But again hubris gives way to heroism. When the Avengers come to him with their time travel proposal, Tony initially refuses because he’s found contentment with his new family. But the knowledge that he’s the only man smart enough to make it possible drives him to help anyways. The question of who should use the Infinity Stones to bring back everyone Thanos killed comes down to a debate between Thor and Bruce Banner that Tony stays out of. But in the end he proves that while he might not be the strongest Avenger, he’s willing to do whatever it takes to win. “I am inevitable,” Thanos tells him. “I am Iron Man,” Tony responds. This time the whole audience cheered.

And then I cried with Peter and Pepper Potts. No one, not even the people who loved him the most, could save Tony from the unique combination of being arrogant enough to think he could save the world and brave enough to accept the consequences. As Pepper whispered to him “We’re going to be OK. You can rest now,” it felt like she was offering assurances not just from his wife and fellow armored superhero but from the entirety of the MCU. The funeral that followed provided a way for both the audience and the characters to mourn together.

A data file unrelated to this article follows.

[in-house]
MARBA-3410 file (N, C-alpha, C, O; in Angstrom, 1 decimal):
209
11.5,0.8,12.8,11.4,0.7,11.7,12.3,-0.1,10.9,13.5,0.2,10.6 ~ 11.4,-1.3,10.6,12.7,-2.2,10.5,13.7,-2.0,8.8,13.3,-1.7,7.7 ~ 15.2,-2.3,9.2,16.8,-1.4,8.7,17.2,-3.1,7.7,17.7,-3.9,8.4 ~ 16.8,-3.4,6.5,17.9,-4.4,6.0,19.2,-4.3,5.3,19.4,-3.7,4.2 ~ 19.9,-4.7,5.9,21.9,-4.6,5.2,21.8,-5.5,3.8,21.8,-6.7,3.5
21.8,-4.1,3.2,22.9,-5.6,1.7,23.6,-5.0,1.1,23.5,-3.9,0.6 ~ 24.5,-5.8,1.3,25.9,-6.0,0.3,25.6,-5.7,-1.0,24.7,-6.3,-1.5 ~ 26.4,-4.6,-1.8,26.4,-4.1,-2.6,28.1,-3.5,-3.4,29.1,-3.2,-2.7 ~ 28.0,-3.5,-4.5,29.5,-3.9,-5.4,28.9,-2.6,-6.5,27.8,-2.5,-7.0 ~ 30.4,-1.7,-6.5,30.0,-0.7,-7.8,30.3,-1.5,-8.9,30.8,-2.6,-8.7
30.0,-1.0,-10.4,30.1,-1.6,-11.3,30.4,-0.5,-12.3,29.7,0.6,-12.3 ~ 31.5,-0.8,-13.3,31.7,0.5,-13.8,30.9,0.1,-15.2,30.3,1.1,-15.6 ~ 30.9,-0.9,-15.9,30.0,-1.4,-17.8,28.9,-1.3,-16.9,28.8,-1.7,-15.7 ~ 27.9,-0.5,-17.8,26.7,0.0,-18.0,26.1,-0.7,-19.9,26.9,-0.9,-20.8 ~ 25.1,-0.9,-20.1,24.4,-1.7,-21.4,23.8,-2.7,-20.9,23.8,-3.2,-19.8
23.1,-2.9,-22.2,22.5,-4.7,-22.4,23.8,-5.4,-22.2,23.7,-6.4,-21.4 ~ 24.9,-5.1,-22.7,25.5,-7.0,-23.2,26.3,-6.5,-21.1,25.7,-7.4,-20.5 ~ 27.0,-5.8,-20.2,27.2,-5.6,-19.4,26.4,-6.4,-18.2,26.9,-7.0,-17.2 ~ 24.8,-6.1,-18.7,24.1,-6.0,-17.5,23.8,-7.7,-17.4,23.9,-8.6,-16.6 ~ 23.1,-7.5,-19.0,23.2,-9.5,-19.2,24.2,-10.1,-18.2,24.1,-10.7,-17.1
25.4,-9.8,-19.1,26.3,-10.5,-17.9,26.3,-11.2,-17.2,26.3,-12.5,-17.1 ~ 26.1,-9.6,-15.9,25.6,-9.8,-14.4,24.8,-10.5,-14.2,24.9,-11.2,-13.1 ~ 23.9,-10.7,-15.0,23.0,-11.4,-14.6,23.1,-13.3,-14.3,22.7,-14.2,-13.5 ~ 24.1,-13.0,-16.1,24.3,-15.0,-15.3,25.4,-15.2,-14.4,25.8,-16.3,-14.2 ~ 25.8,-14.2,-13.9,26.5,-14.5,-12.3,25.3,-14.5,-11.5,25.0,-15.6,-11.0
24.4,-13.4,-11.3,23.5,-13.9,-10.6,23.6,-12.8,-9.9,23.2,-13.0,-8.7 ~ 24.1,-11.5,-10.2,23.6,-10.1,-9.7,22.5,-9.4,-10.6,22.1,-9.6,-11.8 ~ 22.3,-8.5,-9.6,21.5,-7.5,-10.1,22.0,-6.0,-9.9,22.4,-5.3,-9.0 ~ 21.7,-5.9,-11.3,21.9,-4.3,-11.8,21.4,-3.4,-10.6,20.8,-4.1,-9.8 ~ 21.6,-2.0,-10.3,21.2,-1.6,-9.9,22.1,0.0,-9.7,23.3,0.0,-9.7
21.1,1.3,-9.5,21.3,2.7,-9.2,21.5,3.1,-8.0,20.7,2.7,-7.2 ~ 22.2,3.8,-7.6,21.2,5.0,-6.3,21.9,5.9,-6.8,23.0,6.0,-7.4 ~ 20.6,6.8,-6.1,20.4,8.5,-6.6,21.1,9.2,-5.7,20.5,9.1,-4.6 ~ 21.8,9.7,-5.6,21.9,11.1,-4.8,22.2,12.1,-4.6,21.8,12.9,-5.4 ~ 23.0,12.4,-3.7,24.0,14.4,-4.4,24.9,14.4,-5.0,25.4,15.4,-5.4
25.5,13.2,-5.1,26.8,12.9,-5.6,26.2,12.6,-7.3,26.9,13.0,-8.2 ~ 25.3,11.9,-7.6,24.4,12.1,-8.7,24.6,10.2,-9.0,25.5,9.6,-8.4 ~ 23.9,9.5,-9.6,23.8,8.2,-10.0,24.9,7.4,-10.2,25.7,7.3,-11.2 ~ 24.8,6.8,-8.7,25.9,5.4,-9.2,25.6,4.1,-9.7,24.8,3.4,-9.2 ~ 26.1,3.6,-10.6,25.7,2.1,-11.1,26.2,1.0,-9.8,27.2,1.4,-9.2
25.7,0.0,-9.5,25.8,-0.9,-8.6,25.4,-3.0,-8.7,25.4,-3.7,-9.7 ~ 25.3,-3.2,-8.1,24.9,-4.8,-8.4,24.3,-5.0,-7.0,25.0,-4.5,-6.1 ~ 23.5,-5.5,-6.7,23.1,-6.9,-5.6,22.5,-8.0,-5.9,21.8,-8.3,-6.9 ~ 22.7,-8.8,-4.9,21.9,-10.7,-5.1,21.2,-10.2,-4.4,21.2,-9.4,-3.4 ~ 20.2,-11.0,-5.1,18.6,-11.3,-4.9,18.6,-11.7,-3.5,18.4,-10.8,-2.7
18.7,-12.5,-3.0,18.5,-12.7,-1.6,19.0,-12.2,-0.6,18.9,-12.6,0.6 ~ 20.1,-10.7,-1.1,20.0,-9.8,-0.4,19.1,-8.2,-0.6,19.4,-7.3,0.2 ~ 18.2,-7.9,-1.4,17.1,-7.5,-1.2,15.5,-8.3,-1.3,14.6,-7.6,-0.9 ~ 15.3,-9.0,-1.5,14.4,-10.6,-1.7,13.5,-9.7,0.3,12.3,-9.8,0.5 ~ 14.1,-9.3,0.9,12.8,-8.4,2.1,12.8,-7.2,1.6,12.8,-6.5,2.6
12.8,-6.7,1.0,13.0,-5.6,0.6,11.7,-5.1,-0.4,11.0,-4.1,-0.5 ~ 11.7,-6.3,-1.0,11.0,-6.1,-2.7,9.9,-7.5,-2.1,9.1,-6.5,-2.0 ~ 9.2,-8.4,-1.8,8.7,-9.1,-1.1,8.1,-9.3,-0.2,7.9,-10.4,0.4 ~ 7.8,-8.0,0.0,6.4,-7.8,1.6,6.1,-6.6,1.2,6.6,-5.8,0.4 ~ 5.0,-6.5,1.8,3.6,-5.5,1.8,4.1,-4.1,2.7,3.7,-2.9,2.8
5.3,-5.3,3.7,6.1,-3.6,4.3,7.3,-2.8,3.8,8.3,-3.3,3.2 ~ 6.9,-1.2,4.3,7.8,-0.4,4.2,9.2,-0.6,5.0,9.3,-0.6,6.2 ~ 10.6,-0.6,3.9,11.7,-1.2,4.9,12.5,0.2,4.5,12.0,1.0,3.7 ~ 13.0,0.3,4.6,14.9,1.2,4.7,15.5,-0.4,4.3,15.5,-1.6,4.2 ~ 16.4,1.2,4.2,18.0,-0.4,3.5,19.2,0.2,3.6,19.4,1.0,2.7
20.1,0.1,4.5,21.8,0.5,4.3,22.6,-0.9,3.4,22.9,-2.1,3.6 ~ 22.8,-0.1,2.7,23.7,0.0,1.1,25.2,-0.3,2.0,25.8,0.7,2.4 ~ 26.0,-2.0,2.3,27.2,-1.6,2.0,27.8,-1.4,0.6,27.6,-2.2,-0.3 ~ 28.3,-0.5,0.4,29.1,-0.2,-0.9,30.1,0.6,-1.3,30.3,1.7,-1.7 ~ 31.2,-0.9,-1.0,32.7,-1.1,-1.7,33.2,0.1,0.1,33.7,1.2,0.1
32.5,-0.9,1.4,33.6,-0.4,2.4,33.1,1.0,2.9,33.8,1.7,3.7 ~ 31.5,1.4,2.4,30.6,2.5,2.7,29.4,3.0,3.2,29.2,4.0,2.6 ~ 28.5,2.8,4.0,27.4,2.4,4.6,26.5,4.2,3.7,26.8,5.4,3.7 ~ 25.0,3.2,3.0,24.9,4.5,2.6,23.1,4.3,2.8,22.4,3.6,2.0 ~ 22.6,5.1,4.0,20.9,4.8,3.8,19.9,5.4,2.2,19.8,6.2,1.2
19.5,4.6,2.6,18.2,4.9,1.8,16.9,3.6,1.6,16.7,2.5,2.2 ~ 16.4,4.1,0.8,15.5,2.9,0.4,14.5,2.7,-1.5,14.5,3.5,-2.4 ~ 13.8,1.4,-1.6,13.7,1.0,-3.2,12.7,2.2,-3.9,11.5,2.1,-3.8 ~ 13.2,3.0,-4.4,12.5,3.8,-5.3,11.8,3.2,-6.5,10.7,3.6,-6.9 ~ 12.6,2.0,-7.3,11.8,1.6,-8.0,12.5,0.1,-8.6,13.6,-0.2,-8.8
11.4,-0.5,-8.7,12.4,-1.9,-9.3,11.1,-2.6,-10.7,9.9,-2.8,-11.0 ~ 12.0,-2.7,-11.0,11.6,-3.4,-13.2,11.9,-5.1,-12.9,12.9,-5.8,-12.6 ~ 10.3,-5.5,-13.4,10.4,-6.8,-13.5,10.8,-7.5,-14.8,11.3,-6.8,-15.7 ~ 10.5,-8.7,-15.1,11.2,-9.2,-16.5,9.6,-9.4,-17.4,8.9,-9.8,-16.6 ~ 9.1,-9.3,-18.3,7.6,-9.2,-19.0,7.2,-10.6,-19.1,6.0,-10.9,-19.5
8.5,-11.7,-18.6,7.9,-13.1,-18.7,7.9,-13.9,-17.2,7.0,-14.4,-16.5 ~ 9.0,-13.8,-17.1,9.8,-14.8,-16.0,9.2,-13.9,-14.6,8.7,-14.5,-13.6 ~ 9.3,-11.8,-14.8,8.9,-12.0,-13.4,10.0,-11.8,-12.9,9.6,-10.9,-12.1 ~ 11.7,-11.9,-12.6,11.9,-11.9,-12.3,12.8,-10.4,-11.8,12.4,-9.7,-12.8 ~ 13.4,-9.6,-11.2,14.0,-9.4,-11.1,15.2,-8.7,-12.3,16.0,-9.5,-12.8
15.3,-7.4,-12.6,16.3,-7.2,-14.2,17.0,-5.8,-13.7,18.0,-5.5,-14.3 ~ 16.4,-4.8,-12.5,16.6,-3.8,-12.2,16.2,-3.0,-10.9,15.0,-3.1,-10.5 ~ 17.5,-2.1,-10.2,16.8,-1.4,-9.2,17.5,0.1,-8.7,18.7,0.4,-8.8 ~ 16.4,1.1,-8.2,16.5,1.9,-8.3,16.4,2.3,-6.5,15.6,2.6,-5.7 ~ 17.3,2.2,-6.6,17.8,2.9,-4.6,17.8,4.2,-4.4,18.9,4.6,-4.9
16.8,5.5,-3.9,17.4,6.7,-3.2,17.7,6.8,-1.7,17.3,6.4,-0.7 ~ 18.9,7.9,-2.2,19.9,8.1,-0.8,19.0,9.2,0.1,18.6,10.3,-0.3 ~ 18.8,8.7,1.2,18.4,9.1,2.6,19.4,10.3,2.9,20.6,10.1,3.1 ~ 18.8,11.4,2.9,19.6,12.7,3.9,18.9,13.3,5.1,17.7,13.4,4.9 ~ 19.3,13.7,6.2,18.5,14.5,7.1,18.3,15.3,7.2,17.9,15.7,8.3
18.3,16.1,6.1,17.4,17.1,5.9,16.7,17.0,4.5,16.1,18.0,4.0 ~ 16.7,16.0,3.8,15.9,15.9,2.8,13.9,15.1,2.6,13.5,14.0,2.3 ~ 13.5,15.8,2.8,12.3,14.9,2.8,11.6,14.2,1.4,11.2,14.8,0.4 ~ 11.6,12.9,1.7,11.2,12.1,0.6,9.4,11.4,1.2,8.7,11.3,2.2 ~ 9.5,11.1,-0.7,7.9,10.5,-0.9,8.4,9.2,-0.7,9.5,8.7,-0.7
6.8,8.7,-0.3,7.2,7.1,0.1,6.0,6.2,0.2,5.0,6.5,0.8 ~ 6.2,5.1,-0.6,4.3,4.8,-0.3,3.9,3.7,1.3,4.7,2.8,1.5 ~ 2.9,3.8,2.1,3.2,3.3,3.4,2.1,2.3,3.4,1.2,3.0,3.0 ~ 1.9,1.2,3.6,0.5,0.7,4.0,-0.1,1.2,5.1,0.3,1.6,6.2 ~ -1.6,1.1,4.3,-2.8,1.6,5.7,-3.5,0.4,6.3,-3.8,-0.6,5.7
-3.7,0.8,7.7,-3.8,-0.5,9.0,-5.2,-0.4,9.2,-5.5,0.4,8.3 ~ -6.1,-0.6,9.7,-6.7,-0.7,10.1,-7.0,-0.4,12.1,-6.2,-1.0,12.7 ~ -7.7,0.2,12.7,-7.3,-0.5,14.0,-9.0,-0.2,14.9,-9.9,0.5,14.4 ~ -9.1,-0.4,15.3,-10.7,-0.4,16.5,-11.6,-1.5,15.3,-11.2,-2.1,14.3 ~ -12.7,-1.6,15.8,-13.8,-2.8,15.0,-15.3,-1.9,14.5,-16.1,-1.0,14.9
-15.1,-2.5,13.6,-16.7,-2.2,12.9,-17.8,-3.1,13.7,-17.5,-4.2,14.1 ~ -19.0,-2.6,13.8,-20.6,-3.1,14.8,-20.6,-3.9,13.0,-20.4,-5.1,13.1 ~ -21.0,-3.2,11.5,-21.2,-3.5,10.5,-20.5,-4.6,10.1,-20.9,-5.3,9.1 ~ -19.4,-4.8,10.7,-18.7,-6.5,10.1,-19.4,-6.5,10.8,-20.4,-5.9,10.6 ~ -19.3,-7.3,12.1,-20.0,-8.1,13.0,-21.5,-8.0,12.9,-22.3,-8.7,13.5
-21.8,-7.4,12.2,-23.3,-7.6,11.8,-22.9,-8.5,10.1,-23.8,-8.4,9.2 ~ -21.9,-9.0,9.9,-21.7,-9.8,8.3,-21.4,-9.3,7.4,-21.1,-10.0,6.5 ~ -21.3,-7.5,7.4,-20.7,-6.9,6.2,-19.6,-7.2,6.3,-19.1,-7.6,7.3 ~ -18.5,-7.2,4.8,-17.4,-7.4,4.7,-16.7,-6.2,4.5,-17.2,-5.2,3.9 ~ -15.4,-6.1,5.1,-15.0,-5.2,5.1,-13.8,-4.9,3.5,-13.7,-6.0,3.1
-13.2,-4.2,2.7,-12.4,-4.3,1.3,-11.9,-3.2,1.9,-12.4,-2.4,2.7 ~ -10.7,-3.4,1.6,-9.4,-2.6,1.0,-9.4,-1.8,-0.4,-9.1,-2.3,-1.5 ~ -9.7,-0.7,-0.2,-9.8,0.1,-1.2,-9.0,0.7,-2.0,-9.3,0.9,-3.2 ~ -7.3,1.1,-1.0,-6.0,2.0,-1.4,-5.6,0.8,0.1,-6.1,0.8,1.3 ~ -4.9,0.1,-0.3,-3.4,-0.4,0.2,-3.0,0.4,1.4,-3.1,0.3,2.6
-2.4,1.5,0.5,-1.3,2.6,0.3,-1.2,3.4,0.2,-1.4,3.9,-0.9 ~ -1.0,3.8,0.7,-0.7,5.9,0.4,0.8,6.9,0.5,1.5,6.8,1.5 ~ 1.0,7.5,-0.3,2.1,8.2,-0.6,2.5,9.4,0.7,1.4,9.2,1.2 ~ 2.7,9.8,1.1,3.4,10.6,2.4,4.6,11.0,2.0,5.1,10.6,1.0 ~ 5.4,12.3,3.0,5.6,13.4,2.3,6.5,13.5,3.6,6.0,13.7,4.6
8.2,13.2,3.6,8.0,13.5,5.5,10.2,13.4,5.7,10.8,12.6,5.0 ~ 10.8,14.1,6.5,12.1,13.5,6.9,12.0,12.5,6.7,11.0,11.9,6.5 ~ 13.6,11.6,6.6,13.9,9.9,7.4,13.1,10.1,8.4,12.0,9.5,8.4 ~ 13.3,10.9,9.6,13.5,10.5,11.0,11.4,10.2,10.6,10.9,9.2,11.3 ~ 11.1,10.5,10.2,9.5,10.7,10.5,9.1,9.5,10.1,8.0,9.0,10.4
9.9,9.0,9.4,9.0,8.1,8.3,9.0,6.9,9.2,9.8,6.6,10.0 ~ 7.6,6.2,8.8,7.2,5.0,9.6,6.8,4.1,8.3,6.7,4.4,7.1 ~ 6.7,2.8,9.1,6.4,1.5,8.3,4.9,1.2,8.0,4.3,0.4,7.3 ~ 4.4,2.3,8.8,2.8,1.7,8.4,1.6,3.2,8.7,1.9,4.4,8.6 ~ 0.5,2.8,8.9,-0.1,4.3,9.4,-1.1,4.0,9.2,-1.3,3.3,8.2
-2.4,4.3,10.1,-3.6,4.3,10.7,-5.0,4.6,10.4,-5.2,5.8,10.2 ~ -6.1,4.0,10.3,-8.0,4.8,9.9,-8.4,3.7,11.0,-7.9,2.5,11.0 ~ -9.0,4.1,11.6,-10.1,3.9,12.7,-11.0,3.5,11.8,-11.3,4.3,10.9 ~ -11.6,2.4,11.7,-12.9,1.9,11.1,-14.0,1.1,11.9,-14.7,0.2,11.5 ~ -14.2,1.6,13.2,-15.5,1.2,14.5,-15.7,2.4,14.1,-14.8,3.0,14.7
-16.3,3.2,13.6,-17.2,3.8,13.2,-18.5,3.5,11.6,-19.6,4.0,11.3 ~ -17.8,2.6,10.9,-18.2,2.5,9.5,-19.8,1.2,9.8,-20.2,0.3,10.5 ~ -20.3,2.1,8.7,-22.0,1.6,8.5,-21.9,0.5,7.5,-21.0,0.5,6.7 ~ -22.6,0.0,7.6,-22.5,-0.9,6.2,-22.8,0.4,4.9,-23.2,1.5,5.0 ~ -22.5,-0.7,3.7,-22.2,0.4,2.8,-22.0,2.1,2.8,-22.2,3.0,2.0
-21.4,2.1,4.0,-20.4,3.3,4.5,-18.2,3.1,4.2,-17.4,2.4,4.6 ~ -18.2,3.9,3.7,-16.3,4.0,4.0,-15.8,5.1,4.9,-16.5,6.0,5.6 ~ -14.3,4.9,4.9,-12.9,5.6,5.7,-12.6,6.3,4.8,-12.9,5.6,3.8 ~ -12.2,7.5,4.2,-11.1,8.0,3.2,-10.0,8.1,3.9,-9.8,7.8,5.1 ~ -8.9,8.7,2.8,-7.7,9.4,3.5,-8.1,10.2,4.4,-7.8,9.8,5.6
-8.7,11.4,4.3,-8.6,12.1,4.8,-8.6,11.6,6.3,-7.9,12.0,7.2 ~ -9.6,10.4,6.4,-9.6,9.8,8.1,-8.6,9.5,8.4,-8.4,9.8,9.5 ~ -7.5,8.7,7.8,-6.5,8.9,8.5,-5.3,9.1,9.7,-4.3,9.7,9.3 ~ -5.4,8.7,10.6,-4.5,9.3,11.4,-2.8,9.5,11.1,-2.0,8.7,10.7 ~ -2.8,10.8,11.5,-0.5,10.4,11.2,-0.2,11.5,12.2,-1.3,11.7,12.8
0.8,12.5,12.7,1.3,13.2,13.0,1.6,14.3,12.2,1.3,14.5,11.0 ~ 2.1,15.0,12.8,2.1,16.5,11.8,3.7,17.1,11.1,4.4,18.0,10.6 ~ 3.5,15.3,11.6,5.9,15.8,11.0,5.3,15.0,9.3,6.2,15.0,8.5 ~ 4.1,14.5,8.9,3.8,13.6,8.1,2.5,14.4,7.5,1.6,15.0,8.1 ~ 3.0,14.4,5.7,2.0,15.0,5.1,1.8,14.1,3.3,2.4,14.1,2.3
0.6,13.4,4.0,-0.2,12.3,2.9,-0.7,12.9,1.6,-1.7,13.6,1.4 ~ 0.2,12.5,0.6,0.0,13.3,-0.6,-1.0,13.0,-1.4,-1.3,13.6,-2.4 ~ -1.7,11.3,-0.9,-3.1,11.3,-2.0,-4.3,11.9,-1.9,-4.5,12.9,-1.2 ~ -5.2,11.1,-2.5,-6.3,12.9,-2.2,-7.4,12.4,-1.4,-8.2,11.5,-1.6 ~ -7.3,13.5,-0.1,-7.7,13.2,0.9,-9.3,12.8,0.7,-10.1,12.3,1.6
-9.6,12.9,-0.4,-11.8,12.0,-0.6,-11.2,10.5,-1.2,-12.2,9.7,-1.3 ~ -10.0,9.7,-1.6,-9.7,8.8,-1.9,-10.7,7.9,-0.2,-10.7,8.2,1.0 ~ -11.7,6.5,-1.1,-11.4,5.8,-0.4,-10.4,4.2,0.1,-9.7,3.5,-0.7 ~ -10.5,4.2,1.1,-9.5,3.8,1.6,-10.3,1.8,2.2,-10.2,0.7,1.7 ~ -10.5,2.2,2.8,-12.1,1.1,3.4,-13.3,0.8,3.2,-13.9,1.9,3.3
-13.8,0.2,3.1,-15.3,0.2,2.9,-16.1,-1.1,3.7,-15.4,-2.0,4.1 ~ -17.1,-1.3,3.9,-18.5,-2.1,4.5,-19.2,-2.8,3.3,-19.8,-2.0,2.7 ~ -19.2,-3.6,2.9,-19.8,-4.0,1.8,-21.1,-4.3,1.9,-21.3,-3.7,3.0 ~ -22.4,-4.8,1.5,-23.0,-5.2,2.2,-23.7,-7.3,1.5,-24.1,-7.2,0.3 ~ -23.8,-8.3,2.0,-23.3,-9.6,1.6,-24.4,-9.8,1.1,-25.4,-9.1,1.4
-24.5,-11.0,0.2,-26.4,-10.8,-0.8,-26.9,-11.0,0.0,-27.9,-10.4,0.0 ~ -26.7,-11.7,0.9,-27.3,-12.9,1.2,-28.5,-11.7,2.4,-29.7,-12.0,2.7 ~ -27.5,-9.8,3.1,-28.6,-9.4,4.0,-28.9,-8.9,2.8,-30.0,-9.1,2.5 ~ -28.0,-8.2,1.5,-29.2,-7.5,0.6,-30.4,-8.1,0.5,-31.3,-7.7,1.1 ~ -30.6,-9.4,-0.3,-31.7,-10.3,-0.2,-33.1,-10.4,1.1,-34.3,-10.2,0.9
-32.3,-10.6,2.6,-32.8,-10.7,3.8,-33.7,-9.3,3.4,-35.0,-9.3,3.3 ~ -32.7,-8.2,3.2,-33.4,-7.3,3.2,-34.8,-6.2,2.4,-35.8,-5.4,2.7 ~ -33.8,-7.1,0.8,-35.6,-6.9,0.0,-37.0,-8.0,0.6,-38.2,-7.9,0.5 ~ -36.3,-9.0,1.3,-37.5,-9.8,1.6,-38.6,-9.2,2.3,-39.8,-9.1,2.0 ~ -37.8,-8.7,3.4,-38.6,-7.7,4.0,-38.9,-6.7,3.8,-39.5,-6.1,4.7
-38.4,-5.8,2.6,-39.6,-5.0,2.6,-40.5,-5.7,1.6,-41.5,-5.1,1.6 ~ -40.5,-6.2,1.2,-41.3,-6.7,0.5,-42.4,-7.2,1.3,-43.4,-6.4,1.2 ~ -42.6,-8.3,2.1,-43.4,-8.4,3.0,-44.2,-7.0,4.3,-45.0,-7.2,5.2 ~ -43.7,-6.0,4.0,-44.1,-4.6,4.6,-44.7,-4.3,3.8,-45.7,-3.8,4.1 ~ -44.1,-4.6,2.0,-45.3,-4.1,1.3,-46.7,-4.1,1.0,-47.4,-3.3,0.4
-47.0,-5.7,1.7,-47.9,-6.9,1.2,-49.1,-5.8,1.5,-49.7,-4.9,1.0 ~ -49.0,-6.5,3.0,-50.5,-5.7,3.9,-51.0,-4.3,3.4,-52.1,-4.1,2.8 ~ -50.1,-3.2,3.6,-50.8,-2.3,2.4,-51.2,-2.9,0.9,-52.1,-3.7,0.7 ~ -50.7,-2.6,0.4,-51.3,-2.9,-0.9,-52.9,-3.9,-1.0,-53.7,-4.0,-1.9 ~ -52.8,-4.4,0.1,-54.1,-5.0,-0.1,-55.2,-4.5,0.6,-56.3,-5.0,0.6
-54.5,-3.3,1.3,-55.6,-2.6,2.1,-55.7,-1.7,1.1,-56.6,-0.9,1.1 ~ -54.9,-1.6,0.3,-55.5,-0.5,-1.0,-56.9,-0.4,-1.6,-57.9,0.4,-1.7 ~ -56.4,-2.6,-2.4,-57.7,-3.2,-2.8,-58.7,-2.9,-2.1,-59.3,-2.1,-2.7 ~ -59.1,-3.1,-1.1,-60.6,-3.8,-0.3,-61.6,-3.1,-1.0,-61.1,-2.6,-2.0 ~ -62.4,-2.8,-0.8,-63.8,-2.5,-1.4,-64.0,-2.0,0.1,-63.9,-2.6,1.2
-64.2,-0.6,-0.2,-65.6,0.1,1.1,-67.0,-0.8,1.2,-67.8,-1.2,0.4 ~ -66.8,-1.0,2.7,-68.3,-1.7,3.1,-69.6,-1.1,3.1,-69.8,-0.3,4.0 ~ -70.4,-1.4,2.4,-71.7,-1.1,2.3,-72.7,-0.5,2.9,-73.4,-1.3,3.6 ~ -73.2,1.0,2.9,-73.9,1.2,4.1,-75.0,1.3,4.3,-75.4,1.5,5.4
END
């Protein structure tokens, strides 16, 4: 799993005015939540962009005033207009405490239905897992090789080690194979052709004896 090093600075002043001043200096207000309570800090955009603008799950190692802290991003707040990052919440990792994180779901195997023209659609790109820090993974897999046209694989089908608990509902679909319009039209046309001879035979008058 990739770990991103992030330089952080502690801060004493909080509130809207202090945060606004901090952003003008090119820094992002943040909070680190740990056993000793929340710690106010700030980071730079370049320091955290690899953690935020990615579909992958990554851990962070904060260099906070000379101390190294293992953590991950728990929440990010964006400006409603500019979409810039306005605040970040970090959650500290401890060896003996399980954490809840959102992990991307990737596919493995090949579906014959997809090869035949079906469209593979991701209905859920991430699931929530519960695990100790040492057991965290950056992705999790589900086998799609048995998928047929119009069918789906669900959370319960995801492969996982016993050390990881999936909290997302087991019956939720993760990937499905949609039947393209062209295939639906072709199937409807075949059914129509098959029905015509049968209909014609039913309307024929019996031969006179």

Downey Jr. and Iron Man created a heroic legacy that could satisfy the biggest ego. They established a group of successors that continue to challenge what makes a superhero movie work. They are funny and weird, wizards and aliens, women and people of color. Iron Man saved the world in Endgame, but long before that, he saved Marvel itself by being an arrogant asshole that everyone could love.

About the author

Samantha Nelson
Contributor at The A.V. Club, Polygon and the Chicago Tribune. Member of the Critical Hit podcast.